As Roth recalls, the country feels “like a locked courtyard, ringed by the walls of a natural prison,” - its mountains. Everything and everyone “should be judged with an unprejudiced eye as an expression” of this surrounding. A land so peaceful that one “refuses to credit its reputation for murder.” “Freedom is a relative concept,” he states, and we seem to have cast its definition and practice in stone. “Stone buildings in stone courtyards in stone grounds have the monumentality of death and at the same time its idyllic grief.” Although, the architecture of stone and its painful history of human sacrifice in Albania is not the point here (only my projection), it identifies another paradox of hospitality vs. vendetta, which is definitely worth pursuing further.

Roth's observations start with the most powerful Albanian of the time, president Ahmed Zogu. Interesting enough, similar things can be said of any public servant and/or man of influence succeeding him. Another observation, which I find especially curious, probably because of my own projection again, is the high visibility of the exercising soldiers in the army as compared to that of the musicians in the band, both deeply ritualized in the Albanian identity. (Another paradoxical relationship to be further explored/exploited for sure.) The author then ends the series (at least in this book) by giving us a wider glimpse of the country written on a hot day, a glimpse that looks a lot like an identity struggle between the Oriental state (primitivism), Western capitalism (fascism), national patriotism and democratic freedom (true independence).

Thusly, the more we have changed, the more we remain the same. I come to this conclusion as a wanderer myself, one that doesn't have an agenda other than an immediate, even a far-fetched wonder that is curiously expressed here. It seems that all roads lead to the puzzle that makes up Albania. What is Albania? Who is Albanian? Has Albania ever been Albanian? What has remained? From time to time, this blog has taken on a personal and (semi) professional quest to better understand my Albanian identity through the small details of its paradoxical be(com)ing. What started as a shot in the dark, has turned out to be and feel more Quixotian than anything else I've done, but it has clarified many things for me and it continues to do so, even though I increasingly feel the weariness of taking on such a complex black hole. I guess the challenge consists in figuring it out by removing myself from it, geographically (through physical absence/virtual presence) and temporally (by studying historical patterns of presence/absence of place, events in it) in order to better understand myself as a product of it, a wandering one at that. The more we change, the more it can change, right?! Here's to finding out and failing in the new year!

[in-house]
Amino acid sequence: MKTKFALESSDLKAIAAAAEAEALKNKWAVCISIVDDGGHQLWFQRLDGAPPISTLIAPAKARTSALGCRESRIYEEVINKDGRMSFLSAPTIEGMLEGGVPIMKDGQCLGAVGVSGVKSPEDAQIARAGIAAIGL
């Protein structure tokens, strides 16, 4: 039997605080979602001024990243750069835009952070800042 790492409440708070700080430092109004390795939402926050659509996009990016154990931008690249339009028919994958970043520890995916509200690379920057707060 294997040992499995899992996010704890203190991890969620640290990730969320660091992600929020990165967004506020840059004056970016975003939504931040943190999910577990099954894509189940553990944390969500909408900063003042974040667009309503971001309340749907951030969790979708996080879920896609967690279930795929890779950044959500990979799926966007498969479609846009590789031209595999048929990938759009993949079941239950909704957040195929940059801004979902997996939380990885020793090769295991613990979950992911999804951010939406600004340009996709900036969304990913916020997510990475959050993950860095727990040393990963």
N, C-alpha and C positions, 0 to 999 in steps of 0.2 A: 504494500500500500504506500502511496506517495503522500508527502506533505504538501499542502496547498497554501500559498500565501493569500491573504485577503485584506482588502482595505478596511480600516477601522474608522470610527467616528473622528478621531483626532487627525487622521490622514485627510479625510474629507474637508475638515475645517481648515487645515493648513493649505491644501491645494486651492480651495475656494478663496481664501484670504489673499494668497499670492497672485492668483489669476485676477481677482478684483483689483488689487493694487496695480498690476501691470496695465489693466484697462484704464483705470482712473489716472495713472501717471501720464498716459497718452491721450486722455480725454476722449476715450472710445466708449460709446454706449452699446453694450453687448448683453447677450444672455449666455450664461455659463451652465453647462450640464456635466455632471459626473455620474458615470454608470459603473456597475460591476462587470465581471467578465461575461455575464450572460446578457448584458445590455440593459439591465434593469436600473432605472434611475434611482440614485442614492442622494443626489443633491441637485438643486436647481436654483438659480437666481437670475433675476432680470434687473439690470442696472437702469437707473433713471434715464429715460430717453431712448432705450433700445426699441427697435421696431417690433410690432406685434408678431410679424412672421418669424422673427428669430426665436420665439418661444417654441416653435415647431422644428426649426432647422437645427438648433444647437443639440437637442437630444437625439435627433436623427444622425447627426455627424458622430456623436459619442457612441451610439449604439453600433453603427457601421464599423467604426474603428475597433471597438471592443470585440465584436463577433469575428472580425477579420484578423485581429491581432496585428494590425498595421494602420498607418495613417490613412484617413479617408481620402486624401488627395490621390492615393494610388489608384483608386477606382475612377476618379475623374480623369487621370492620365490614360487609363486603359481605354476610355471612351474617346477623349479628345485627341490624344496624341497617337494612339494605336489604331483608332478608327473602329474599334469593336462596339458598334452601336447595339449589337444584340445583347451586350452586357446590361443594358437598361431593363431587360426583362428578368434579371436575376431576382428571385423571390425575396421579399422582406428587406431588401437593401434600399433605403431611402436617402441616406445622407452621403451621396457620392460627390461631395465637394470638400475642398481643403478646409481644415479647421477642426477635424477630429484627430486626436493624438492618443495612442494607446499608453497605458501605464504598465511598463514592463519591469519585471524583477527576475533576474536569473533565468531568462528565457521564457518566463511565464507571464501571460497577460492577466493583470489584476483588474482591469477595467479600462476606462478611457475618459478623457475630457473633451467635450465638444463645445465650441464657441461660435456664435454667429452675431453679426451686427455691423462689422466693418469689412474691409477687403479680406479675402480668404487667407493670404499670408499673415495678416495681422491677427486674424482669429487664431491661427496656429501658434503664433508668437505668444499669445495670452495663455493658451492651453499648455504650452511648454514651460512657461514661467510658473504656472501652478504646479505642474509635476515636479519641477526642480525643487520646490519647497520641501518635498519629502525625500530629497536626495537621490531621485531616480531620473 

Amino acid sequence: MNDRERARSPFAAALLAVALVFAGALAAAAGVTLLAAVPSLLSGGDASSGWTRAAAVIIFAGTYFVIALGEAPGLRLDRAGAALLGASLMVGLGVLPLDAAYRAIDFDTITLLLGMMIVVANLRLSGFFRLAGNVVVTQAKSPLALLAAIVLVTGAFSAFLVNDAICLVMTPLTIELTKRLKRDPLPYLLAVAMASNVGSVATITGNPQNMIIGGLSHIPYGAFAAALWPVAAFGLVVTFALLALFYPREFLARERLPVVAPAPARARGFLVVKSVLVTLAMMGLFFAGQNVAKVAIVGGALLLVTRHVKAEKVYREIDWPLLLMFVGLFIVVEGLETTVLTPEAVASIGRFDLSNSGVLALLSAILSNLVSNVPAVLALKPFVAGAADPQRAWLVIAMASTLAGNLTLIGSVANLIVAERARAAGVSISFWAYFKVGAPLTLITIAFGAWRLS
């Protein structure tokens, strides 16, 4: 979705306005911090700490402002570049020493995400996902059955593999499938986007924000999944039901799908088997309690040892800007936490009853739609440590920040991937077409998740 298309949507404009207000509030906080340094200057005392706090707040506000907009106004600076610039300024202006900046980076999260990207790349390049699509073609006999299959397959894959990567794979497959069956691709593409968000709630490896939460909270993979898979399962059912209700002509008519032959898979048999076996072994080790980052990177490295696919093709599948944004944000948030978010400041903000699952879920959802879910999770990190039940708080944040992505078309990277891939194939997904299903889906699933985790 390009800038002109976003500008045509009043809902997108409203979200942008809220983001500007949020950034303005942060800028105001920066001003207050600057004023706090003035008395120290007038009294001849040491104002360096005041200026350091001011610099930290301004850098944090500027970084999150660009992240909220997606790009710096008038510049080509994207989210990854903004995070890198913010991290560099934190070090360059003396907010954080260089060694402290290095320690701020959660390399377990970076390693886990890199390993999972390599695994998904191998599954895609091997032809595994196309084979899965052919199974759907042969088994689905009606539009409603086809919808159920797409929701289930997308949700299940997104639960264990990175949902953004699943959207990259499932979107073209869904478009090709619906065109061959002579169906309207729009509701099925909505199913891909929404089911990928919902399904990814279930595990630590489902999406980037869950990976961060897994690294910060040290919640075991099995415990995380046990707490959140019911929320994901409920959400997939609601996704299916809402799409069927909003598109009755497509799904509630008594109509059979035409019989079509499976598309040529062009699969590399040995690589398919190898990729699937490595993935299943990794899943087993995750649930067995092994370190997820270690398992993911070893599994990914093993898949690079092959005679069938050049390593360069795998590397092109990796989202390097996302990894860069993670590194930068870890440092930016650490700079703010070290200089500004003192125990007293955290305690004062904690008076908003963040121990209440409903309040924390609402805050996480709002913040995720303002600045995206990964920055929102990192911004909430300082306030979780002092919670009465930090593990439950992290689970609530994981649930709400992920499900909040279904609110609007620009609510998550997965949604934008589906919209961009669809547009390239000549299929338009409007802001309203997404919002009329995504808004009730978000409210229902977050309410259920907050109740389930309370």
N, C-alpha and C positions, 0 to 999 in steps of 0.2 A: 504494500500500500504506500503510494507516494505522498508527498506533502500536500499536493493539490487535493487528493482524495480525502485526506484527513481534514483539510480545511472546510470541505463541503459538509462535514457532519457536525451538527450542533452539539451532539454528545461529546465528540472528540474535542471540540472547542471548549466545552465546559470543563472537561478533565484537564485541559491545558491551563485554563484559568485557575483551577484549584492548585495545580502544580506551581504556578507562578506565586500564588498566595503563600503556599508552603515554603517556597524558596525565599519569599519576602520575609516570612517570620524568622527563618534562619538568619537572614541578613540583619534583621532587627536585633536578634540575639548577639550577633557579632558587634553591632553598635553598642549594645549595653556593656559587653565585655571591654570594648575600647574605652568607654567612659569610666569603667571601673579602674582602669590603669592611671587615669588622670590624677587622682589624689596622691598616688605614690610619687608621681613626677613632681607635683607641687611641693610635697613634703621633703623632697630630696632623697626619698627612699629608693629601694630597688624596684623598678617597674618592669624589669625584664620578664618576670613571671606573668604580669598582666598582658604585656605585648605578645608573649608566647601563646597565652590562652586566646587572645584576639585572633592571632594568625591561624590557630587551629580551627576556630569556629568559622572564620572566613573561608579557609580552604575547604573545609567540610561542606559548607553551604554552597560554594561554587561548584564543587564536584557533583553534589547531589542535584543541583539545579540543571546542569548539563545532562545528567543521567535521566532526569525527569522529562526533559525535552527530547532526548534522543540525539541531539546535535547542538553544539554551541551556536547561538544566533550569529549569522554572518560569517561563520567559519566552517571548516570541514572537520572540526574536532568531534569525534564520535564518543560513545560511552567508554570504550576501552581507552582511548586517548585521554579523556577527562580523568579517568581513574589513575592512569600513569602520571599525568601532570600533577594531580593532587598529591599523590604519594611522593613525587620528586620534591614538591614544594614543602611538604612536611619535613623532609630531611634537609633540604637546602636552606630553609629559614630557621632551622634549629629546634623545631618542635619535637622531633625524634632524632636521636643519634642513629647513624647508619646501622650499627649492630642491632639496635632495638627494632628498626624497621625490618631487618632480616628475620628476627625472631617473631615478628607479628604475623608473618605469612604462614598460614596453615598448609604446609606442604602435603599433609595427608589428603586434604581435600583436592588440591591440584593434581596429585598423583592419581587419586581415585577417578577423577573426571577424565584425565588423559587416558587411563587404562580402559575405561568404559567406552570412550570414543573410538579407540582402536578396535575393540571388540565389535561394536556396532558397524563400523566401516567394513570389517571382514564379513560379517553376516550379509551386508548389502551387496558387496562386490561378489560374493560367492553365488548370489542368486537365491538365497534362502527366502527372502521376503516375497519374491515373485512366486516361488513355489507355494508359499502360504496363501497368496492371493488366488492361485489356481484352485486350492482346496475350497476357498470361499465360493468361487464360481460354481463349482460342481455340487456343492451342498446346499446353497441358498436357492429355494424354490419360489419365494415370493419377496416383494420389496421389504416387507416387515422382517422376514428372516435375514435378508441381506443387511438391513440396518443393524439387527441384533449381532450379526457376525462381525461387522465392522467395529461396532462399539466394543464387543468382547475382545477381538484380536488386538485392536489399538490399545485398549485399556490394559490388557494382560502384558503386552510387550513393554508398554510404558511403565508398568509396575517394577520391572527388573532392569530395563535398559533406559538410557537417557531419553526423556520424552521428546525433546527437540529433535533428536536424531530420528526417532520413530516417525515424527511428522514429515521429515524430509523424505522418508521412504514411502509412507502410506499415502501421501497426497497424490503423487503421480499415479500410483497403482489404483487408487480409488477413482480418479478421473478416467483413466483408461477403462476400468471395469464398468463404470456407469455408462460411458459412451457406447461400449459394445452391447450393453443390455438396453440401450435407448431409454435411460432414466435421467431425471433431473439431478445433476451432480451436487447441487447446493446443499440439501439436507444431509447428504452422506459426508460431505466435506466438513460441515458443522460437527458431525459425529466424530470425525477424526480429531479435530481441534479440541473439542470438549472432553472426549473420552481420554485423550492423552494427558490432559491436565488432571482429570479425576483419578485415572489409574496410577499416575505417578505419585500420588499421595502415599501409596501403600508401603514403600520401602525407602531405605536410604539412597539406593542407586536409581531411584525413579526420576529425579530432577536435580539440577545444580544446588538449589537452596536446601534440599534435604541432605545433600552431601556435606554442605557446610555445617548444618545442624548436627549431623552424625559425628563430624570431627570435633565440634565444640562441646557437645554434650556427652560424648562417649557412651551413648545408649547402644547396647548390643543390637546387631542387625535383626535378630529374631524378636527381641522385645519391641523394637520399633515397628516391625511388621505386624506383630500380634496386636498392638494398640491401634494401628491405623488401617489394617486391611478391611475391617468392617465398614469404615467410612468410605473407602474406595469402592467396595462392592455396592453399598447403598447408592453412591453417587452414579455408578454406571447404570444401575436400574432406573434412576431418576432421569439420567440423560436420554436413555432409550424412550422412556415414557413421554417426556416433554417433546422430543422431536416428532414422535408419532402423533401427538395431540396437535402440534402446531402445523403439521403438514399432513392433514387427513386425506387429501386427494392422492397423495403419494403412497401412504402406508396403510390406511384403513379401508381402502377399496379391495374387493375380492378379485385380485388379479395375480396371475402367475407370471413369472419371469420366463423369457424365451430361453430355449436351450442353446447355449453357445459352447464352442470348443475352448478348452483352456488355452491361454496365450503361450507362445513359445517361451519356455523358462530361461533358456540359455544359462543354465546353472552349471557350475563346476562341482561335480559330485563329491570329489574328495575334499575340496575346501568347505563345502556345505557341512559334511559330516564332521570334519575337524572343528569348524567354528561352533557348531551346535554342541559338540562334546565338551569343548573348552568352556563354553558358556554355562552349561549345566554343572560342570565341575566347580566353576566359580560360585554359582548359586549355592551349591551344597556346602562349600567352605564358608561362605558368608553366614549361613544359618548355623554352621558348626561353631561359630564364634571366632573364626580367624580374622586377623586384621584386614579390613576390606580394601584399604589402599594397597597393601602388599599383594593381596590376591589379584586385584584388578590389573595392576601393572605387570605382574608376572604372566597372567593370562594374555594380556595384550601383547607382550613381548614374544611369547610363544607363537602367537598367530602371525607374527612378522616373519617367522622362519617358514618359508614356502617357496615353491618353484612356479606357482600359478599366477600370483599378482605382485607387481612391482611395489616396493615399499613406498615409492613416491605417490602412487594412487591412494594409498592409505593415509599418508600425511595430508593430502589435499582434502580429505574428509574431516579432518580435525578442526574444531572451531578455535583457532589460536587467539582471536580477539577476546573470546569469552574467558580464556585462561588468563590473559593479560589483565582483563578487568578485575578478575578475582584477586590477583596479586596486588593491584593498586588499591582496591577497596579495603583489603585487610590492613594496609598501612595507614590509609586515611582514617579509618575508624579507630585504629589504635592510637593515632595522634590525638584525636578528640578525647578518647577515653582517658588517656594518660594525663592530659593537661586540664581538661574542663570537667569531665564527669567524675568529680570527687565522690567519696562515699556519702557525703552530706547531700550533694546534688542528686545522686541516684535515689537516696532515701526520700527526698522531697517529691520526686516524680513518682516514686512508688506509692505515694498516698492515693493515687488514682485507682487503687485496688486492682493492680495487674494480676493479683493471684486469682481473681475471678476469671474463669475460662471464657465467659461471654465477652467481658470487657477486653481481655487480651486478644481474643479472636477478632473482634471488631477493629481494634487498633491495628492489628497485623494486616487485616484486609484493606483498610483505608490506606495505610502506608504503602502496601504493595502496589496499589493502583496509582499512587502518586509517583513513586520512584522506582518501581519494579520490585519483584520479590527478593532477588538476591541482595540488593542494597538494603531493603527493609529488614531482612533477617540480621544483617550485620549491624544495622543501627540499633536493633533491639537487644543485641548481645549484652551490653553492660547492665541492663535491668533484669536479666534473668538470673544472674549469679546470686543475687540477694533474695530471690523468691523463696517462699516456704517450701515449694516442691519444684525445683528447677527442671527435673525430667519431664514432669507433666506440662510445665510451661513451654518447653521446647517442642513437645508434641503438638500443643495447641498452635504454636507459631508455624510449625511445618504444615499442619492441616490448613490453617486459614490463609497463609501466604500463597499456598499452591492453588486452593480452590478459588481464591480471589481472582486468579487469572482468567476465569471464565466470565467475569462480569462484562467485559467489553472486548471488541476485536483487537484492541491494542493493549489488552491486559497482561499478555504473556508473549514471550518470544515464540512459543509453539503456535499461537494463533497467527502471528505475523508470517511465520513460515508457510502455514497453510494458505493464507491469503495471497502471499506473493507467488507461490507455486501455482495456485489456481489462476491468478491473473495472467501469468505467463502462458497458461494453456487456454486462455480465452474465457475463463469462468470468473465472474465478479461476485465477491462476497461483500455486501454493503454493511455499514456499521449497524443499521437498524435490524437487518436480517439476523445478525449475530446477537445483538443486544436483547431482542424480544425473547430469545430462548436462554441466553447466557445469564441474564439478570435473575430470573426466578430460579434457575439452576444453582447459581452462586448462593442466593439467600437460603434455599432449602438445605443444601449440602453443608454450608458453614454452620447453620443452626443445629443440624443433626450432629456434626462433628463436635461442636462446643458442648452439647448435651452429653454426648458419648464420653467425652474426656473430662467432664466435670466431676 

*As always the reading and emphasis is mine. I strongly recommend you read the book to draw your own conclusions.

Albania 1927. by Joseph Roth

A meeting with president Ahmed Zogu
I had no particular questions from him - I could answer them all for myself. Interviews are an alibi for a journalist's lack of ideas.
Ahmed Zogu looks harmless enough, tall, as representative as he needs to be, and oddly, blond. The blondness overlies the Oriental features like a mistake. The posture he adopts when giving audiences is more the result of caution than any personal confidence. The sparseness of his speech, the slowness of his tongue, the empty politeness of his questions, all are the expression of an insufficiently practised and therefore all the more rigidly adhered-to diplomacy. He strives - for no good reason - for a crown-prince-like banality. 
His military abilities are said to be small. [...] He is said to be a ruthless dictator. But in Albania, where every warlord has aspirations to be a dictator, every landowner his vassal, and anyone who can read and write his secretary, there is probably no other dictatorship going than the ruthless kind. Ahmed seems if anything less dictatorial than the people around him, who are more experienced, clever, and ruthless than he is, and many of whom have undergone a thorough education in these qualities under the Turks. [...] Ahmed has "conquered" Albania with the help of South Slav bands before shortly afterwards concluding the familiar pact with Italy. But for more than 800 years most of the influential men in the Balkans have not refused money, especially when offered by two opposing sides - and why should Ahmed be the exception here? [...]
But, even if I (rightly) question the selfless patriotism of Ahmed, in many points the selfish ambition of the president tallies with the true needs of his country, which, faced with the choice between putting itself in the care of a more cultivated country or one still fighting with its unresolved internal difficulties, chooses the former.
Another paradoxical quality we can't seem to shake off still.